Michael D throws his name into Áras ring

A Higgins’ presidency will champion Irish thought, culture, and identity

The role of the President of Ireland is not one that is aloof or removed from day to day life, but a position which can allow the head of state the “freedom to address issues which are not being addressed”.

This is the view of Labour party president and Galway West TD Michael D Higgins, who announced on Wednesday morning that he would be seeking the nomination to stand as the Labour candidate for the 2011 Presidential election.

Dep Higgins first expressed his desire to run for president in 2004, but his ambitions had to be put on hold as president Mary McAleese was returned to the position uncontested.

Nonetheless, the possibility of his seeking to run when the current president’s second term was completed remained live and speculation was intense that he would eventually declare his intention to stand for the position as Ireland’s First Citizen.

“I said I would spend the summer thinking it over and making my decision,” Dep Higgins told the Galway Advertiser. “I expect I will get the nomination and it has been indicated to me, during the summer, both from Labour members and beyond, that I should put my name forward.”

Labour will choose its candidate at a joint meeting of the parliamentary party and the party’s national executive which will take place at the end of this month.

Dep Higgins’ decision to run for the presidency may be seen as surprising by some, given that a General Election might also take place next year. With its support increasing in the polls, Labour stands an excellent chance of being part of the next Government.

Labour in government could mean a ministerial position for Dep Higgins - his previous role as Minister for Arts, Heritage, Culture, and the Gaeltacht form 1994 to 1997 was seen as a success - and hence a chance to influence policy.

Why opt instead for the presidency which is a largely ceremonial, and often constrained role?

“I have spent 25 years in the Dáil and nine in the Seanad,” he said. “I know what can be done as a minister. You have to listen to the public, make an analysis, and hold your ground on issues you think are important - such as Section 31 and TG4, to which there was considerable public opposition at the time.

“However I feel the presidency will give me greater freedom to address issues which are not being addressed at the present time. I have spoken across Ireland and Europe and this gives me a wide audience to explore ideas on where we are going as a country and issues we need to face.”

Dep Higgins has always been an outspoken member of Dáil Éireann, speaking continually in favour of human rights, on Israel/Palestine, and in opposition to the so called ‘war on terror’. The President of Ireland, despite being the highest political honour and post in the State, is ironically meant to be ‘above’ politics, and is constrained in what s/he can say.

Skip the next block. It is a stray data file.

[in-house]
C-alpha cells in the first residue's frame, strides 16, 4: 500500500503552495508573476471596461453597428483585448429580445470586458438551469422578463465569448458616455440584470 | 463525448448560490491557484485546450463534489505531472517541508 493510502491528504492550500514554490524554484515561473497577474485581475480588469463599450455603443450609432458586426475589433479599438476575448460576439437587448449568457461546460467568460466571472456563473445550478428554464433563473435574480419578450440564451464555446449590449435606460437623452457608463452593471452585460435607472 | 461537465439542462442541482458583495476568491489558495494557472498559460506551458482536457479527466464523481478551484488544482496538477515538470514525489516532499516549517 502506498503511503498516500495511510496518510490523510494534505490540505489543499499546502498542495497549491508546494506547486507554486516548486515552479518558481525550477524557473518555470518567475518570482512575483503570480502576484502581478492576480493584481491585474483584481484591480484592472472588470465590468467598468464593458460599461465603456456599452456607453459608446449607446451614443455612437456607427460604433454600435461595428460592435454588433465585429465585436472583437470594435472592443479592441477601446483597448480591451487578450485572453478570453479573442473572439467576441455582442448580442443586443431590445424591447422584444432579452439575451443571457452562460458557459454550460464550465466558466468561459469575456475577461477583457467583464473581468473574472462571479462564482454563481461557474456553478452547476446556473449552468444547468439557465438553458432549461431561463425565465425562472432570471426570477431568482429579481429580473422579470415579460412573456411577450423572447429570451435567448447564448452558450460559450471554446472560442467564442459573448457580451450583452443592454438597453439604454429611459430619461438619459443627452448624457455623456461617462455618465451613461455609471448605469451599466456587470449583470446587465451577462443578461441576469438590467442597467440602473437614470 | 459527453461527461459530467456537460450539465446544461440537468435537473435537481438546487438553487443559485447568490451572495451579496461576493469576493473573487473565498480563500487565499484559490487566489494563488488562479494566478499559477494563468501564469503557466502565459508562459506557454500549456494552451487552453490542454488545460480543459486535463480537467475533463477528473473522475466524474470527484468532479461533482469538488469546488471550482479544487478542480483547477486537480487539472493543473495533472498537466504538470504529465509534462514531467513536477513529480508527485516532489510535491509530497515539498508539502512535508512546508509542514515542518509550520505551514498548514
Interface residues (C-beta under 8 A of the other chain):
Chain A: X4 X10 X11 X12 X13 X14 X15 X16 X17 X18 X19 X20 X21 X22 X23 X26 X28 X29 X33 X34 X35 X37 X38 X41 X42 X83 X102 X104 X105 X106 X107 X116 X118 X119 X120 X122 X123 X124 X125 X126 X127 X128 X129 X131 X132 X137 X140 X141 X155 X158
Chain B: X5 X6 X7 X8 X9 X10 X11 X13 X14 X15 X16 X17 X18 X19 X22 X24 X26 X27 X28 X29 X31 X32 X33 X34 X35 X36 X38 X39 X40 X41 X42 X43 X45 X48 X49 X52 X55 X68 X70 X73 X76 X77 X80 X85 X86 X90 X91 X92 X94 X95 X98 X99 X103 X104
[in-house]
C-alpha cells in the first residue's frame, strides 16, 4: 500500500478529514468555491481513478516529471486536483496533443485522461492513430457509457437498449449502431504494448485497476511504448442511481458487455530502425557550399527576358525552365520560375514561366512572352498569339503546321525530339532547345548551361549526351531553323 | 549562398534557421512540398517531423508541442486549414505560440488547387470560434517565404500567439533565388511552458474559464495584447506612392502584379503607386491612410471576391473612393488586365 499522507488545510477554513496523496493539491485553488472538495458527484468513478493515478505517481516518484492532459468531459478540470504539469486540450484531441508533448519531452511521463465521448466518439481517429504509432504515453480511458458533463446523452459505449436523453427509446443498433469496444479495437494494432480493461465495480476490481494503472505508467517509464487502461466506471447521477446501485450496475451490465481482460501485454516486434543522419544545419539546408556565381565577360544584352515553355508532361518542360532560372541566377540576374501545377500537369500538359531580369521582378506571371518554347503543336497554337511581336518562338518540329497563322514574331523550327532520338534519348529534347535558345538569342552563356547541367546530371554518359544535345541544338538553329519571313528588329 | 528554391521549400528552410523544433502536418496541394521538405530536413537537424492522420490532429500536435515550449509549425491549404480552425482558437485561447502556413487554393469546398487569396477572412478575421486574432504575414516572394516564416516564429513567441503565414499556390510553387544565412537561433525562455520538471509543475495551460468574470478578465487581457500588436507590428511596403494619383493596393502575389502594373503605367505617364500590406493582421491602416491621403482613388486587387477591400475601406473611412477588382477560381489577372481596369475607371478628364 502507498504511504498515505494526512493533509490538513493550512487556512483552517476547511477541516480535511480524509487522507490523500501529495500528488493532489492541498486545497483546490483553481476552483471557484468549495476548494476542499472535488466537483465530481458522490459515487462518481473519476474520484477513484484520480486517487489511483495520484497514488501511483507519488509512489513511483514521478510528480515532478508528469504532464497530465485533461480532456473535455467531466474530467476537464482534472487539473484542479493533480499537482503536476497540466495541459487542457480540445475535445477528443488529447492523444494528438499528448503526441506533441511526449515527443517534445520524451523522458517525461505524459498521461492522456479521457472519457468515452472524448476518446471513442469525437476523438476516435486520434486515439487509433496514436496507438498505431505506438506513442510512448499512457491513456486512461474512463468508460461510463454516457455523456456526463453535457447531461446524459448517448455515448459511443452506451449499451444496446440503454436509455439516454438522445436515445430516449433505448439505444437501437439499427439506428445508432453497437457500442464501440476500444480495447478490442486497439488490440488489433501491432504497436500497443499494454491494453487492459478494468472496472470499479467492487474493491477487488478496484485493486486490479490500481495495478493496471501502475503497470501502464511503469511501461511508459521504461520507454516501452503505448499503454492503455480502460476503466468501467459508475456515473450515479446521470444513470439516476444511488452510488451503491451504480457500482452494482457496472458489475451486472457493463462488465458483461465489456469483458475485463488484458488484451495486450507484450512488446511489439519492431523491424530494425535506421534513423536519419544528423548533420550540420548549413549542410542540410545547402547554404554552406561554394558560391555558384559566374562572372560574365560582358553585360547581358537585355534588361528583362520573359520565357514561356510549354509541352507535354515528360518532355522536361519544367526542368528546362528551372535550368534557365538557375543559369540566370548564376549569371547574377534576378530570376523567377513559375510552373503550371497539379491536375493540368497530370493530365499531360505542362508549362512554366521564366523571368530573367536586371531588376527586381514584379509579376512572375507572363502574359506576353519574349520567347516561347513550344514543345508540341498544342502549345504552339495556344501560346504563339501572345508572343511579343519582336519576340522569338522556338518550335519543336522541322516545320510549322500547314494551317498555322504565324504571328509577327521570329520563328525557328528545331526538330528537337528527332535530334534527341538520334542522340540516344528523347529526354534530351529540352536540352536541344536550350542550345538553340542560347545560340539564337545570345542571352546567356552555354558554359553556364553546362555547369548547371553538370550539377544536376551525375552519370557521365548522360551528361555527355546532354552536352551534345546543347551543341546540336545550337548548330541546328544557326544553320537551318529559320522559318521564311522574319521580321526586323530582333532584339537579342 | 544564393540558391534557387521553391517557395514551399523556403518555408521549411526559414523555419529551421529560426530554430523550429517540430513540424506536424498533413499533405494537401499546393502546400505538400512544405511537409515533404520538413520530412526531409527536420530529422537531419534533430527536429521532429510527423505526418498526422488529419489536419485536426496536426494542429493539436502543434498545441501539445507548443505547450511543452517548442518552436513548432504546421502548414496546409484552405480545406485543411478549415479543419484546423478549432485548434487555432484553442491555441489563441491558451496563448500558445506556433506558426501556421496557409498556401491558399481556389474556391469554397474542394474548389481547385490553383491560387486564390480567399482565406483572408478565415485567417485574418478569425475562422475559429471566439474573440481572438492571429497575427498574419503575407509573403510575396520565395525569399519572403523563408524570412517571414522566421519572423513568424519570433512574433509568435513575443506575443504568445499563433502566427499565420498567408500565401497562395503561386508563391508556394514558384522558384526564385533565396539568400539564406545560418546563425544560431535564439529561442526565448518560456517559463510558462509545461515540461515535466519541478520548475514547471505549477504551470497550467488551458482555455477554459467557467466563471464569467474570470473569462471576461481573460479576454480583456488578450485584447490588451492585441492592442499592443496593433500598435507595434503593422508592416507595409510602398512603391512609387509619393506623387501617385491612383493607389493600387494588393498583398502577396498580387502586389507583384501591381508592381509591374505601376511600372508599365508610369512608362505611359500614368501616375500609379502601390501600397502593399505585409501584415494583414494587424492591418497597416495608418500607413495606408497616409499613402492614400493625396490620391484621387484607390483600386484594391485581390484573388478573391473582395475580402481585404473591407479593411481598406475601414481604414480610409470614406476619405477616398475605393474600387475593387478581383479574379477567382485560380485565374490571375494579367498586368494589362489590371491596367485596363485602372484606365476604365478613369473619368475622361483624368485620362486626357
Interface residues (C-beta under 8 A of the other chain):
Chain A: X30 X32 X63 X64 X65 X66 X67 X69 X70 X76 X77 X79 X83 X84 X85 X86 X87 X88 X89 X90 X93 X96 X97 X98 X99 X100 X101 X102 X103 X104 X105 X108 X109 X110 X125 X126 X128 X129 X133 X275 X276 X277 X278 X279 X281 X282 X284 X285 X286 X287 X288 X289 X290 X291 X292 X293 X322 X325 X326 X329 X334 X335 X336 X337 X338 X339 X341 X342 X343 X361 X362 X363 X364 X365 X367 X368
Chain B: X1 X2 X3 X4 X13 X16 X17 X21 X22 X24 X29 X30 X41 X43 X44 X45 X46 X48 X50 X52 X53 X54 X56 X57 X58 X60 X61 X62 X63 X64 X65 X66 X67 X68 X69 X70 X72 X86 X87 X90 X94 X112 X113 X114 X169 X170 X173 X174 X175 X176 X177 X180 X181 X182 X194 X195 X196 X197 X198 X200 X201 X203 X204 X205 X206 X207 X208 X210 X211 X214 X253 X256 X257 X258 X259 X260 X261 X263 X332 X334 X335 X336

Given his passion for human rights and interest in international affairs, Dep Higgins is not someone who would be able to remain silent on such issues, or be blandly, and inoffensively neutral.

As such a Michael D presidency would be an ‘active presidency’, but does the role allow for that?

“I have looked in detail at the role of the president and there is scope within it to address issues such as in the area of culture, human rights, the future of Ireland,” he says, “and with my background in political science, I know what the role entails as well.

“I am an adjunct Professor at the school of Human Rights in NUI, Galway and there are many ways in which such issues can raised. I will be able to give my emphasis and analysis and offer people intellectual options to help break the cycle of fatalism.”

While Dep Higgins’ interest in international causes is well known, he is also concerned that should he become president, he will champion Irish culture, thought, and identity both within the Ireland and abroad.

“For the role as president you have to have a sense of history,” he says, “and the commemoration of major events like the 1916 Rising and the 1913 lockout are coming up. I am also an Irish speaker and I think it’s important the president be able to speak in the first language.

Dep Higgins is also a poet, an intellectual, and sometime columnist, whose writings on various Irish and international issues were collected in his book Causes For Concern, and he sees the role of presidency as one which can support the free flow of ideas.

“I want to encourage support for strong, original, thinking,” he says, “and writing and literature has been this country’s greatest export and is something which brings out the best of Irishness.”

For Dep Higgins the President of Ireland should not be aloof and removed from the lives of everyday people, but remain engaged with and concerned about the citizens of the State.

“Part of the oath of the President of Ireland is, ‘I will dedicate my abilities to the service and the welfare of the people of Ireland’,” he says. “That is important as it’s not just the voters in any given period you are talking about there. You have you constitutional requirements, your duties, but also you can choose to work with various groups and raise issues and engage with ideas in that way.”

 

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